Posted by James Financial Services Inc

Red Flags That Can Trigger an IRS Tax Audit

Red Flags That Can Trigger an IRS Tax Audit

What is an IRS audit?

The IRS may choose to examine the taxpayer's accounts and financial information to ensure that all tax laws are followed. Even though the IRS only verified 0.4% of personal income tax returns in 2019, many taxpayers live in fear that a letter from the IRS will question elements of their tax return. Taxpayers who fear being subject to an IRS audit may be reluctant to apply for all the tax incentives they are entitled to. 

The IRS typically has up to 3-years from the tax filing deadline to induct an audit or up to six years if you exclude 25% or more of your income. If you are qualified for deductions or losses and have the proper documentation to support those expenses, the taxpayer need not fear an audit, no matter how stressful it is. 

Below are some common warning signs that can trigger a tax audit and what you can do to avoid this.


Undeclared Income

Undeclared income is probably the easiest red flag to avoid and also the easiest to ignore. Any institution that distributes a person's income will report it to the IRS, and the more sources of income you possess, the harder it will be to keep track.

Old brokerage accounts are often overlooked, as are Form 1099 and distributions from college savings accounts to pay for tuition.

  • The IRS usually receives a copy of all tax forms you do, including distributed income.

  • The IRS will compare the items reported upon a person's return. If they notice something is missing, they'll automatically perform at least one letter check.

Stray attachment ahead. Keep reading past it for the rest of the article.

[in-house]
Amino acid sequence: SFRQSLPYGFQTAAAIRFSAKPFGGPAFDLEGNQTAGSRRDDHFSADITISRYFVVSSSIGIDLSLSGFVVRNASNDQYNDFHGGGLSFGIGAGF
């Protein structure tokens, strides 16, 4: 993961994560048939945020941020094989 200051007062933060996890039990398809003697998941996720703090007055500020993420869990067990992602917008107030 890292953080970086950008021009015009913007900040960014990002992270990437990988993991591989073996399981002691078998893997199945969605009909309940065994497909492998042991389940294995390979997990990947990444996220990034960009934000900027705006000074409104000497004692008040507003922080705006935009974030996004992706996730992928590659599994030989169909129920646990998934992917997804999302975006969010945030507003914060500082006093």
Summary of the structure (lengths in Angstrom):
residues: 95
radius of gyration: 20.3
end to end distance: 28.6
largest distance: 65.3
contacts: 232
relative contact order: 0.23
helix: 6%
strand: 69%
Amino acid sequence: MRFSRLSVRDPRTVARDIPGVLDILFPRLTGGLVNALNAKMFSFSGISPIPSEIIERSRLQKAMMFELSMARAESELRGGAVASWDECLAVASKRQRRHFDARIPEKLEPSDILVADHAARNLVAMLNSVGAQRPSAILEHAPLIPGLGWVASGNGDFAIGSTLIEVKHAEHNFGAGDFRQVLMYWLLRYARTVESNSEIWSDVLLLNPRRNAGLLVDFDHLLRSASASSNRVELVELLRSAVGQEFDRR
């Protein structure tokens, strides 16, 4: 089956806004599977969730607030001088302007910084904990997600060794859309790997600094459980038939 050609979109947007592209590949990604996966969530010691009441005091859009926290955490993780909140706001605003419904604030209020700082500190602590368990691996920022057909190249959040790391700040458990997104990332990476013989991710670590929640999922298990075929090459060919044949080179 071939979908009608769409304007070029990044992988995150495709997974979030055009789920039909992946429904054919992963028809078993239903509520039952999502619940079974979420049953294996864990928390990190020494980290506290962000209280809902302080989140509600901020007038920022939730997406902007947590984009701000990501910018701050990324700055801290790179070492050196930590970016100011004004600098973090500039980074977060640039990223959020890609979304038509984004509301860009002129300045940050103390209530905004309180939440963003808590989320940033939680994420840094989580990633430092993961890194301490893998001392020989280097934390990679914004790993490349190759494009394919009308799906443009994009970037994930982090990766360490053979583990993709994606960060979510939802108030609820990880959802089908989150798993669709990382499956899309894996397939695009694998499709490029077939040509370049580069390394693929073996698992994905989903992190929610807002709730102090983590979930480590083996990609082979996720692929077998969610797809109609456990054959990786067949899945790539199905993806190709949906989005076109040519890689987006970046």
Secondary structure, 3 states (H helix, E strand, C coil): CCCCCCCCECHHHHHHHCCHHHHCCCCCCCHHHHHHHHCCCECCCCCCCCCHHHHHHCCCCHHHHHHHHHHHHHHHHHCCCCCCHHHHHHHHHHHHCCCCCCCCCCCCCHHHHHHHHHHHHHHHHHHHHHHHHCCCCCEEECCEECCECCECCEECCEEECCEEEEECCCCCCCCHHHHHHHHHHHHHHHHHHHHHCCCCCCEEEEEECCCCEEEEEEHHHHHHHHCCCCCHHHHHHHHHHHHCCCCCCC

Extremely high business expenses

You can find out from the IRS if your business expenses are much higher than other businesses like yours. The IRS compares deductions made by taxpayers at the same level of income or type of business to find inconsistencies.

Keep records of your company's expenses for at least three years after the tax filing deadline, at least six years if you receive income from various sources, especially years when you have large expenses. Take steps to separate business and personal expenses. Keep a separate bank account if you are self-employed, and make sure all income is deposited and expenses paid through the business account. This way, you will have a clear financial history. Keep records such as books and calendars that document the work you have performed and receipts so that you can indicate the business purpose of your expenses. If you're paying credit card fees, it's a good idea to have a separate card for your business.

Another red signal for an audit is to ask for 100% commercial use of your car instead of dividing it between commercial and personal use. Keep a mileage log so you can estimate how long your car has been in operation and make your case if you are audited.


Violation of the rules on foreign accounts

The Foreign Accounts Tax Compliance Act provides strict reporting obligations for foreign bank accounts.

  • Foreign banks are required by law to identify owners of US assets and provide information to the IRS.